HOW DO MORTGAGE BROKERS GET PAID?

By
Mortgage and Lending with D A Griffin Financial.LLC NMLS 6380
http://activerain.com/droplet/zPp

HOW DO MORTGAGE BROKERS GET PAID?

How I get paid comes up early on in a conversation with a home loan applicant.

Mortgage brokers are paid by either a consumer or by a lender, but not by both. Prior to April 2010, mortgage brokers could get paid by a combination, but the loan officer compensation rule that went into effect on April Fools Day put an end to that. 

When a lender accepts a loan from a mortgage broker they pay "yield spread premium" or YSP. A mortgage broker is required to disclose to the borrower the gross amount of money (YSP)  the firm is making on a transaction. This is done on the good faith estimate and in many cases additionally on other forms. Whereas the disclosure method changed, actual disclosure is not new; mortgage brokers have for decades disclosed their gross income.

Yikes! You are making that much money!!!!   No, would be nice, but the company earns that much money. From that we pay operating costs and finally the originator.

While mortgage brokers disclose the gross income on a loan, bankers do not. They are not required to inform the borrower of how they are paid and how much they are paid. They can be paid on interest the loan earns, the origination of the loan and the sale of the loan in the secondary market where they receive service release premium (SRP).

Since the above information is not disclosed, it can be confusing when a consumer is comparing options. As a mortgage broker my firm's income is shown on the good faith estimate as part of the origination cost of the loan. For a banker income is NOT shown anywhere on the good faith estimate.

A common thought would be "why would I pay a mortgage broker $$$$ income and a bank zero income?".  In reality the mortgage broker's income portion of the origination cost is shown, then backed out in a subsequent box. An exercise that, in my experience, most consumers find confusing.

Mortgage brokers compete with bankers for business because they can offer competitive interest rates and costs. How do they offer competitive rates?

A mortgage broker is provided wholesale pricing from lenders who want business from the broker. The benefit to the lender is they (a) have a market share they otherwise would not, perhaps due to geography and (b) they have the benefit of the market share without having to spend money for overhead, such as an actual office, personnel, licensing, insurance, supplies, taxes, etc.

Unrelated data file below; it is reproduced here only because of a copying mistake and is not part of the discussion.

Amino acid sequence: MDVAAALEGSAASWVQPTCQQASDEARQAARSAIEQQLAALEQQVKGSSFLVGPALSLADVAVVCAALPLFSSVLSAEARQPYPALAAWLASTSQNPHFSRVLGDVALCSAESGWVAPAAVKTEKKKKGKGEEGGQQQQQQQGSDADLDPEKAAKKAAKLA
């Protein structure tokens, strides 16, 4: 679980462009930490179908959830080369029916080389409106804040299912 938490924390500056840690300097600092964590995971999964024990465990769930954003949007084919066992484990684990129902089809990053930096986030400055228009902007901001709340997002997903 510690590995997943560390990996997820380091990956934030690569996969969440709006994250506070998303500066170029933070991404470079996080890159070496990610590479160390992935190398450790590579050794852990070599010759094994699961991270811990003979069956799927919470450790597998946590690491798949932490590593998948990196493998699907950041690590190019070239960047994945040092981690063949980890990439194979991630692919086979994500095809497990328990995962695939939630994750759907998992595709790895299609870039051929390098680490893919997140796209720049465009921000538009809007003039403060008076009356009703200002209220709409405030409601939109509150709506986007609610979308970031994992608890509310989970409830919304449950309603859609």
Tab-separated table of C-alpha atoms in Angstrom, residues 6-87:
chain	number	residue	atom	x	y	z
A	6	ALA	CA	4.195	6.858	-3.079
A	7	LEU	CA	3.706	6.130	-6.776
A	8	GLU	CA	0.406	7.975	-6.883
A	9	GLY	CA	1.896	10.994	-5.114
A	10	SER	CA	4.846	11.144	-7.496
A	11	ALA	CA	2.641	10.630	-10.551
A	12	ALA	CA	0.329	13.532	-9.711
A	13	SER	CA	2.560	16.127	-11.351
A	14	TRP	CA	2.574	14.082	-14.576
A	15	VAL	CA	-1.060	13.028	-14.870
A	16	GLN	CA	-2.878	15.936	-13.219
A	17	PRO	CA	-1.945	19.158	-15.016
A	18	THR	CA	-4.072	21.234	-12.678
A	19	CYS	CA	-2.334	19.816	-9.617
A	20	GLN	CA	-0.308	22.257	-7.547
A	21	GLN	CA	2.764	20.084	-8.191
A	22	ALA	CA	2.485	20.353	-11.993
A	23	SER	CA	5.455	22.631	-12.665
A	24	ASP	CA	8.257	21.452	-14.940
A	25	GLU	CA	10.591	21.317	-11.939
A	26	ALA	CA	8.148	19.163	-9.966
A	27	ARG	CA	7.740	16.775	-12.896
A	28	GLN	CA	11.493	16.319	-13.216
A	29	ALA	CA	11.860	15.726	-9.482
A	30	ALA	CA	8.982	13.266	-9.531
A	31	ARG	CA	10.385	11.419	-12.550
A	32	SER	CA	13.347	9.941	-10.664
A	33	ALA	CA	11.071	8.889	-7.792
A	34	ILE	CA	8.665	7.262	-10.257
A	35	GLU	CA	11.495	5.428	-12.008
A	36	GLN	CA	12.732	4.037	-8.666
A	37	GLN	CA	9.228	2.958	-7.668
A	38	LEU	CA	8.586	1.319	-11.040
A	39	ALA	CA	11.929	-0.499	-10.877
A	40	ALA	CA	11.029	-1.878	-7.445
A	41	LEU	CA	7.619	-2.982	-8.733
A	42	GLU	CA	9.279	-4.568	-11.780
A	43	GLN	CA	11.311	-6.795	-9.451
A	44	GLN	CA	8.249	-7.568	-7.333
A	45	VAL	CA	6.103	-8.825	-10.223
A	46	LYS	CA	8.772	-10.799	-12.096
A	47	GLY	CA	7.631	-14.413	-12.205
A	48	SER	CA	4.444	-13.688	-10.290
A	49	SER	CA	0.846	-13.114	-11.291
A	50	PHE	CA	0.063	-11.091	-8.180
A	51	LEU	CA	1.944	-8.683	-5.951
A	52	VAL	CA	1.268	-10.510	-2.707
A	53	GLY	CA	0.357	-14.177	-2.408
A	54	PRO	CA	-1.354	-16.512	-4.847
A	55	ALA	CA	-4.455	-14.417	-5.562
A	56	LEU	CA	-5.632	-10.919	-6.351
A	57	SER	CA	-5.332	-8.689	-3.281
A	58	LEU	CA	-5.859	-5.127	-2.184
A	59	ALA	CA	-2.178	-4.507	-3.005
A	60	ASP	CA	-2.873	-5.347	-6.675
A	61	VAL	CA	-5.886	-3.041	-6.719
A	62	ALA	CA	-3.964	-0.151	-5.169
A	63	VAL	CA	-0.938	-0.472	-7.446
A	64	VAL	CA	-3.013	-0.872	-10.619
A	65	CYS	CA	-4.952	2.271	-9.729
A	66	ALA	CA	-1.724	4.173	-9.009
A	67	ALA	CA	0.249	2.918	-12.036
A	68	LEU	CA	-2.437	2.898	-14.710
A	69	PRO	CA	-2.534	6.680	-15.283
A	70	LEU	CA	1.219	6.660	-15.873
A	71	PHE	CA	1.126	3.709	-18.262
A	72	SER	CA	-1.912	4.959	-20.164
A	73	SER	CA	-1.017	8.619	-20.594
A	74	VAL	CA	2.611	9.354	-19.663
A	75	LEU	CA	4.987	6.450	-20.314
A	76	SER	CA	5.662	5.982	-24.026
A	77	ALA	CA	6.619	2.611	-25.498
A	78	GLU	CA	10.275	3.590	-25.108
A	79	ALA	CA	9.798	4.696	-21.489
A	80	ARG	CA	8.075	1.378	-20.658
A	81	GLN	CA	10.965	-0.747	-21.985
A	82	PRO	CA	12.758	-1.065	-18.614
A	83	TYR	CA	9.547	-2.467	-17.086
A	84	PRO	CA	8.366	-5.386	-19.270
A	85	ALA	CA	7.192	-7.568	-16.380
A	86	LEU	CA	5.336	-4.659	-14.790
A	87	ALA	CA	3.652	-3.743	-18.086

How mortgage brokers are paid is simple enough to explain. What is not so simple is why there is a difference in disclosure between the banker and mortgage broker.

I can't help but compare the income question to any purchase a consumer makes. Normally a consumer shops for a product and knows what is a fair price. They don't need to be told how much money the wholesaler made on the product before it hit the retail shelf. It has no bearing on their decision. This is not unlike mortgage loans when a borrower will make a decision based on the criteria that is important to them.

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Topic:
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Location:
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Groups:
Wake Up Brokers
Mortgage Professionals
Mortgage Brokers
Loan Officers - The tough nut to crack
Mortgages
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Rainmaker
1,129,101
Jeff Jensen
The Federal Savings Bank/Lending in 50 states - Greenwich, CT

We do most of our loans as a correspondent lender.  As a result, we do not have to dislcose our premiums.

May 07, 2012 07:13 AM #1
Rainmaker
191,857
Dora Griffin
D A Griffin Financial.LLC - Fort Thomas, KY
NMLS 6380

You guys are the lucky ones, Jeff. Some days I envy  you. So much paperwork these days, and it really confuses the borrower.

 

May 07, 2012 07:16 AM #2
Rainmaker
2,244,291
John Pusa
Berkshire Hathaway Home Services Crest - Glendale, CA
Your All Time Realtor With Exceptional Service

Dora - Thank you for sharing detailed quality information on how do mortgage brokers get paid.

May 07, 2012 09:11 AM #3
Rainmaker
2,098,493
Joe Petrowsky
Mortgage Consultant, Right Trac Financial Group, Inc. NMLS # 2709 - Manchester, CT
Your Mortgage Consultant for Life

Nice job in sharing a somewhat confusing issue, but as you said, once explained properly, becomes a non issue.

The crazy part of my business, 25% of my revenues comes fom banks and credit unions that refer clients to me, beause of loans they can't do or just don't know how to do. This has been part of my mortgage practice for many years, because of business I send to them.

There are certain mortgages that they do better than I can, which is better for my clients.

May 07, 2012 08:13 PM #4
Rainmaker
191,857
Dora Griffin
D A Griffin Financial.LLC - Fort Thomas, KY
NMLS 6380

John, thanks for the comment. I think it is important for real estate agents to understand because they are often asked by their clients for direction. Whereas they cannot steer someone to one source or the other, it would be good for them to  understand.

May 07, 2012 11:47 PM #5
Anonymous
Lisa

This was a very well written, understandable article.  Most of the time it is hard to understand what the person is saying.  Good job.

Mar 22, 2013 08:09 AM #6
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Rainmaker
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Dora Griffin

NMLS 6380
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